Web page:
So, this year, instead of making a wish as I blew out my candles, I gave thanks, for letting it all work out, and for every bump and boost along the way. That empathy thing? I’m still working on it.

What about you? If you tapped into the hopes and dreams of your younger self, what would you find?

11 comments:

KM Rockwood said...

In a way I hate to say it, but it was a long time before I even realized I could have hopes and dreams, or that I had any control over how my life turned out. (I see this reflected in some of the characters in my writing.)

In the community where I lived, only the most competent girls had any future beyond getting married and having a family. I was far from one of the most competent girls (I was an adult before I found out that a big reason I struggled so much with ordinary tasks was that I have a serious heart defect.) The most accomplished girls would marry well and live comfortable lives. My father repeatedly drummed into my head the idea that I would be lucky to marry at all, so I'd better figure out a way to support myself. Girls could be nurses (but not me, I was too lazy) or secretaries (but not me, I wasn't smart enough) or teachers (I wasn't "good with children.")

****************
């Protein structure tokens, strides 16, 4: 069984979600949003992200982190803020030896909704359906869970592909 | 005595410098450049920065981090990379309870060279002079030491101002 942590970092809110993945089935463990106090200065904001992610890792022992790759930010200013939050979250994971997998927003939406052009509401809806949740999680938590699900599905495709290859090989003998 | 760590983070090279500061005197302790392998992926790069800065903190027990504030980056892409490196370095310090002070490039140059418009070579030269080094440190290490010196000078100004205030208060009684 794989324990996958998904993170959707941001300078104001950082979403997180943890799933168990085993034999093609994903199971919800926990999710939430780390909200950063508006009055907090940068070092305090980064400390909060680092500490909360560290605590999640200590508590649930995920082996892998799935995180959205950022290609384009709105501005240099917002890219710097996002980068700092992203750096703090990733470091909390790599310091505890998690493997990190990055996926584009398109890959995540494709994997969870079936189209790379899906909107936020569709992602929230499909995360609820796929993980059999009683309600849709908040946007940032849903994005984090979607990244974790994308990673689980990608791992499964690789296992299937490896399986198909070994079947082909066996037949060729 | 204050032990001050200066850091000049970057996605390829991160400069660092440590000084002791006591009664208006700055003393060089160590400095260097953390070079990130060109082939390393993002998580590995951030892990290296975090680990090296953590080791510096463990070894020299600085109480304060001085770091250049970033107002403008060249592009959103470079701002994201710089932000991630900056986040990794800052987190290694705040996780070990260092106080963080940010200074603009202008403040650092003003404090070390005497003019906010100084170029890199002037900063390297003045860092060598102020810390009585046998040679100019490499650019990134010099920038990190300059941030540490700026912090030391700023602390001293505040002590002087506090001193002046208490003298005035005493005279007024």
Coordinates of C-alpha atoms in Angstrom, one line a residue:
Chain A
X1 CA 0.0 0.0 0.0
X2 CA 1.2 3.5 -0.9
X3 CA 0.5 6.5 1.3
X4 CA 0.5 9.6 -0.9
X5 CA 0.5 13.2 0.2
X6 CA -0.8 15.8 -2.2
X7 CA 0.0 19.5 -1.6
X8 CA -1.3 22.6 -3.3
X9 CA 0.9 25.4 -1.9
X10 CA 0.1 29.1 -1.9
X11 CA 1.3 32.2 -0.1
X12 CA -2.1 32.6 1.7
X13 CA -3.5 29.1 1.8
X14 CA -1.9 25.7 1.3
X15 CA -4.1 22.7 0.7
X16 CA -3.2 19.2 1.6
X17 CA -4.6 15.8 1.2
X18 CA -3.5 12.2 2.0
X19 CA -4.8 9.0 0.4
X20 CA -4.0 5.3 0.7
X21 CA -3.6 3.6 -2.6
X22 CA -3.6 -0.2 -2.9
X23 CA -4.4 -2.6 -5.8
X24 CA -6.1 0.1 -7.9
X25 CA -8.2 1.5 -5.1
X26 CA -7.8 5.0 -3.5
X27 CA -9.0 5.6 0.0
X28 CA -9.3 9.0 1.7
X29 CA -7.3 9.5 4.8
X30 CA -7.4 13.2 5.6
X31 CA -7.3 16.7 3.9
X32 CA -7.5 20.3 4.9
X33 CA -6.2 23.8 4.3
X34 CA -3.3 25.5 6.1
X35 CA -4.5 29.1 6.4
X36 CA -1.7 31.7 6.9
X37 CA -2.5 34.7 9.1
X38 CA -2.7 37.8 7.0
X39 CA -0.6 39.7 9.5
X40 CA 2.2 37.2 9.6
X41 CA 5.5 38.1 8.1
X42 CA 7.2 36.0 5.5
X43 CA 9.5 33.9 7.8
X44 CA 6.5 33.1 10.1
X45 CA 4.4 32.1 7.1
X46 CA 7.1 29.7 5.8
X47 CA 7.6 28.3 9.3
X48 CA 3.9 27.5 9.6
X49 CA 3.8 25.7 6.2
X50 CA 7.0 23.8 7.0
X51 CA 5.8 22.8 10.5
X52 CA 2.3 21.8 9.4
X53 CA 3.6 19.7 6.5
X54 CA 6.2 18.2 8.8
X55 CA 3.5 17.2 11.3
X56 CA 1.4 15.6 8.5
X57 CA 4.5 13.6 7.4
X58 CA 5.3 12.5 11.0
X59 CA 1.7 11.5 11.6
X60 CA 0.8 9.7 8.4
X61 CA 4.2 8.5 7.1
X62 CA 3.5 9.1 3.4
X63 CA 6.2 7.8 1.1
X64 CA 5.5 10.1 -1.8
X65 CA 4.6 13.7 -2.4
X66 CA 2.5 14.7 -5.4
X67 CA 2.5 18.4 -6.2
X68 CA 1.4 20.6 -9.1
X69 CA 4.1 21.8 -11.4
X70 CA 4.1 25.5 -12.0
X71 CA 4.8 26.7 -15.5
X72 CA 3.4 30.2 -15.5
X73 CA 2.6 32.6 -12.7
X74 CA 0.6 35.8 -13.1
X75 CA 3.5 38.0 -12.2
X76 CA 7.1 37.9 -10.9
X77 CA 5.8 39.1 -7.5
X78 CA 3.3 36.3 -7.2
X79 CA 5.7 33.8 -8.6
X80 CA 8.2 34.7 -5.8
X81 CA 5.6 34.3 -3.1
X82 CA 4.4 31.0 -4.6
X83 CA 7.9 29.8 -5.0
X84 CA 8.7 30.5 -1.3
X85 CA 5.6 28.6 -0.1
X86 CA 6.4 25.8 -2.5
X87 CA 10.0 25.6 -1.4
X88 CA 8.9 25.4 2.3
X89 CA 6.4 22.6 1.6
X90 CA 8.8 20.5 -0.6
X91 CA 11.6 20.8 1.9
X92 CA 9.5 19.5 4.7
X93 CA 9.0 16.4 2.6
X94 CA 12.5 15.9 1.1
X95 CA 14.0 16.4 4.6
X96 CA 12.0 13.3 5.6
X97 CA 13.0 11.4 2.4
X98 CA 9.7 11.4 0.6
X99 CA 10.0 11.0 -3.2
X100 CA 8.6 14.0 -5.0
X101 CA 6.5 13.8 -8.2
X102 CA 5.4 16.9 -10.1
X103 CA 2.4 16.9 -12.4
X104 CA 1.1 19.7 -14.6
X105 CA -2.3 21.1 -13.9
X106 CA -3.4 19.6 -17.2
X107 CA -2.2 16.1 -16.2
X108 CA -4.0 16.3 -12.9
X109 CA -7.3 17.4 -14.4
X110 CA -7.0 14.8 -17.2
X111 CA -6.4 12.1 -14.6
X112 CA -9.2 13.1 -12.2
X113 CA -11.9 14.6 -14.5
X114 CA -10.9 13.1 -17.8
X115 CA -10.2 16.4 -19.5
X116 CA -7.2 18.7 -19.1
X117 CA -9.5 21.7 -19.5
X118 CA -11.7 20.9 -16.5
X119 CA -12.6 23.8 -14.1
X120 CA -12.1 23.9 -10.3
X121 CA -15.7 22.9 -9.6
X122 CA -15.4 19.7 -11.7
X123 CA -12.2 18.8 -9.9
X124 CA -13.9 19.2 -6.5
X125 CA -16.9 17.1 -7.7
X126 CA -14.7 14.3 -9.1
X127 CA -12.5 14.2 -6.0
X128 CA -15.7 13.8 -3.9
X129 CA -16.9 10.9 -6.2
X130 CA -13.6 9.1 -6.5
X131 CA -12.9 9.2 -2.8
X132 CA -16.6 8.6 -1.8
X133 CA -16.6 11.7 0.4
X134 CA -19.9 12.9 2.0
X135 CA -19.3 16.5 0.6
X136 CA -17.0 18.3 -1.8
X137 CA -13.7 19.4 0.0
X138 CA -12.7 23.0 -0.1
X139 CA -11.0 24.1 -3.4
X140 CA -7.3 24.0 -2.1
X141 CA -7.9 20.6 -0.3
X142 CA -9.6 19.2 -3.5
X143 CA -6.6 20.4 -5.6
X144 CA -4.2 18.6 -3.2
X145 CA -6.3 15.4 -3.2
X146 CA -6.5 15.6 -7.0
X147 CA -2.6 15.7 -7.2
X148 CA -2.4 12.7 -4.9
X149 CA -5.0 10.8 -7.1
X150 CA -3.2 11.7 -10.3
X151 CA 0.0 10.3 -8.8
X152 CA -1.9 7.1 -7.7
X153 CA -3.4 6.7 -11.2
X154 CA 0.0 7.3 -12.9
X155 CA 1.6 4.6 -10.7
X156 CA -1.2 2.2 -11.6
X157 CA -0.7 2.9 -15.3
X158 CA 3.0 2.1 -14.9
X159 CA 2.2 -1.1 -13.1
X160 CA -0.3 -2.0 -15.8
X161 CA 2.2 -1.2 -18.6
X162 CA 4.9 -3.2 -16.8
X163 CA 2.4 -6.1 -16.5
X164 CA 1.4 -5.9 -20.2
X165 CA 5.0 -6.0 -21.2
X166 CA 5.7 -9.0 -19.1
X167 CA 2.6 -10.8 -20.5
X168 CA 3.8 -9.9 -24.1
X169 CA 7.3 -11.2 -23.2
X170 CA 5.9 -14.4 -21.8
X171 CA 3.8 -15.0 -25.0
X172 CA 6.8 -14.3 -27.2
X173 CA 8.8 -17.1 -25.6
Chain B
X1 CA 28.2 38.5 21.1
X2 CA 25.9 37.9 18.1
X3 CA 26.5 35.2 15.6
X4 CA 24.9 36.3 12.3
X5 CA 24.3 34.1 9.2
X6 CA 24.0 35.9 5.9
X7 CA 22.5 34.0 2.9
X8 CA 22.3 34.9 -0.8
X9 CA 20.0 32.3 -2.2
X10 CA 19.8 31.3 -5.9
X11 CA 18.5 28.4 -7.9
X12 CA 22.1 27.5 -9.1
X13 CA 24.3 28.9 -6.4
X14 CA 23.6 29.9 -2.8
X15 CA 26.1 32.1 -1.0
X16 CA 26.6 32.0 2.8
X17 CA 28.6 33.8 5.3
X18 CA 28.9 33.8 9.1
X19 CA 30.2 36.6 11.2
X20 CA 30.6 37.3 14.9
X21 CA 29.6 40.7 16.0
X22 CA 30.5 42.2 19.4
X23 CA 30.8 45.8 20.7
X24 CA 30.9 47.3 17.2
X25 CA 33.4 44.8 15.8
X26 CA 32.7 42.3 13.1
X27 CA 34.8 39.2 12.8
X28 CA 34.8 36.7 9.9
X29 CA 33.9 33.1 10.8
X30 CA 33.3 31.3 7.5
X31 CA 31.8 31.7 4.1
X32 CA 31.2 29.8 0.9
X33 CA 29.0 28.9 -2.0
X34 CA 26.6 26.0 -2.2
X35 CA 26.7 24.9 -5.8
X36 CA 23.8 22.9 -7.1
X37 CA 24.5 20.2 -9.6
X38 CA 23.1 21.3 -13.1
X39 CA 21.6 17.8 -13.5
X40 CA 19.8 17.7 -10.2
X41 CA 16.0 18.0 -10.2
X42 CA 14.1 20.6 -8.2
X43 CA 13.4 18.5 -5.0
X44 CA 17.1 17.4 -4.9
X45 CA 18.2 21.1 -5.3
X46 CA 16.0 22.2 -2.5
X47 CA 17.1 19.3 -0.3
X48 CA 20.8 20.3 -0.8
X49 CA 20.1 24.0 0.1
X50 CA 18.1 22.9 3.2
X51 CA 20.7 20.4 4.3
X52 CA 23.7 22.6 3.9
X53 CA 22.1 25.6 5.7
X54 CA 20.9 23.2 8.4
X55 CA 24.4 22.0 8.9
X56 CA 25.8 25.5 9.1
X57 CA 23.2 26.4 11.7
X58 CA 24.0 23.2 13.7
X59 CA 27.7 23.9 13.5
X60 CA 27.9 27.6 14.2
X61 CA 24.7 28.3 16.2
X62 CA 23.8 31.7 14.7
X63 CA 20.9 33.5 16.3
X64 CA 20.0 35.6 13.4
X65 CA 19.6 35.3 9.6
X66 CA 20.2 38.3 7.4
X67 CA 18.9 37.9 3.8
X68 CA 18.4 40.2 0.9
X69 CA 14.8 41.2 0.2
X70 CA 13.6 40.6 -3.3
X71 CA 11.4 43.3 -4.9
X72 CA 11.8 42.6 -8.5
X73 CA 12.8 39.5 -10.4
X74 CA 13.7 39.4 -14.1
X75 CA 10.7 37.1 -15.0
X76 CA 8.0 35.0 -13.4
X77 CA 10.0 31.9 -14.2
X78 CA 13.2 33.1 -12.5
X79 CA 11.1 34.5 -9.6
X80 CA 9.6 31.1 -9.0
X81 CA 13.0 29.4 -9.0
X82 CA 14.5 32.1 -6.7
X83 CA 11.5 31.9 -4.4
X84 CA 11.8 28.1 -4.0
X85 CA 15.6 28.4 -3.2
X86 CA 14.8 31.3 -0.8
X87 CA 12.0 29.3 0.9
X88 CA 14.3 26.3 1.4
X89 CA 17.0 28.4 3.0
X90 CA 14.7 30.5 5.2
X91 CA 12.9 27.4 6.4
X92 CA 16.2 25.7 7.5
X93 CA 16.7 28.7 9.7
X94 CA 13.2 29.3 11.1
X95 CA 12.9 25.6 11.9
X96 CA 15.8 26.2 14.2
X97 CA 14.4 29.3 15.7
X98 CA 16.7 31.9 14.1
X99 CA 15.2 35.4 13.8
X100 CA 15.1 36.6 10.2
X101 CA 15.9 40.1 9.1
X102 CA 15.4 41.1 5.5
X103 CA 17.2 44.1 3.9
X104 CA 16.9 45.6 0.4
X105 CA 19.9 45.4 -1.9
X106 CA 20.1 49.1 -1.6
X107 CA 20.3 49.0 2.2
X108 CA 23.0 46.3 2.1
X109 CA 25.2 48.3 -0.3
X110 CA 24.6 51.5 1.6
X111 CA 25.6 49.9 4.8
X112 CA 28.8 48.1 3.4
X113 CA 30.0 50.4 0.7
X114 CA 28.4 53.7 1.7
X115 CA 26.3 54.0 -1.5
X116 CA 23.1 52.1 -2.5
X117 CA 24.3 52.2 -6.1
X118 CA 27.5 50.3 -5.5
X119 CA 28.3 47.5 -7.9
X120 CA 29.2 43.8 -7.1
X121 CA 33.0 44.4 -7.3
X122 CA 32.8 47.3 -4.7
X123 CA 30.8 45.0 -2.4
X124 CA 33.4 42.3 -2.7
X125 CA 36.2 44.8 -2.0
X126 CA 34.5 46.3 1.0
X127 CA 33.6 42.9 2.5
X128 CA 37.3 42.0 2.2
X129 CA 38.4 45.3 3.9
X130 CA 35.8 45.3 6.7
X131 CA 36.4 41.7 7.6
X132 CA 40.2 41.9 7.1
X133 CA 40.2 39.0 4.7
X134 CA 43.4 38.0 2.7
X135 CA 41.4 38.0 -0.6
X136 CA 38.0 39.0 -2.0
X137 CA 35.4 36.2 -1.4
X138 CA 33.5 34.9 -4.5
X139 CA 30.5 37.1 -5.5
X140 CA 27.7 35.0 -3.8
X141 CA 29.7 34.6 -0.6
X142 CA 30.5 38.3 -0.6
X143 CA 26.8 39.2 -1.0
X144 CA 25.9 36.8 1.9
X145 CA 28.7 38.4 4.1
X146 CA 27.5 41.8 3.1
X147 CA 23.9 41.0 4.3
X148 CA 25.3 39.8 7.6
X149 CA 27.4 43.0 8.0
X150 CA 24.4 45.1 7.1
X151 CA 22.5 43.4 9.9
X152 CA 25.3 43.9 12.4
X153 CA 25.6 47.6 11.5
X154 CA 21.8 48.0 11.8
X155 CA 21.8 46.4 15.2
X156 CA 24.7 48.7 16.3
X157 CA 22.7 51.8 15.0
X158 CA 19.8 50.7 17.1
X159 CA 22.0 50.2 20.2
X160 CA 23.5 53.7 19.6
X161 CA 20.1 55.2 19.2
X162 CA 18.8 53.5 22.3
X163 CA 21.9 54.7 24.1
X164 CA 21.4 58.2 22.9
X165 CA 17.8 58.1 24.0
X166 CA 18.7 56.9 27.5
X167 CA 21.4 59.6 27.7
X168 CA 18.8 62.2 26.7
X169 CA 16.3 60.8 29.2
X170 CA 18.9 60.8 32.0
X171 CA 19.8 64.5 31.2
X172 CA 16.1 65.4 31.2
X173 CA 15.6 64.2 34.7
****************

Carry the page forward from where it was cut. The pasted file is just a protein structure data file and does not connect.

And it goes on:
Against my parents' wishes (I was supposed to live at home, contribute any money I managed to earn to the household and help with the housekeeping and younger children. I would not be permitted to go out in the evening or drive a car) I left my parents home early,and my life turned out so much better than I expected. But really not because I had any reasonable plan. I was amazed to discover that I could get a job and people were actually willing to pay me money for my work (I'm still a little surprised every time I get a check for something I've done, or these days, more likely an automatic deposit.) I have a wonderful husband and two accomplished daughters.

And to my own astonishment, I'm a writer! Life is good.

Kait said...

KM, what a wonderful, sad, dead on accurate story of growing up in a certain time. As I recall, nursing and teaching has another pro going for them. You could go back to them after you had your children. That didn't mean after maternity leave, that meant after they were in high school, or had left home. I am SO GLAD you had the courage to break the mold. It sounds like you made all the right decisions at a time when I am sure there was a lot of push back. (Did you ever wonder what that woman's husband in the Virginia Slims jingle was doing with HIS time?)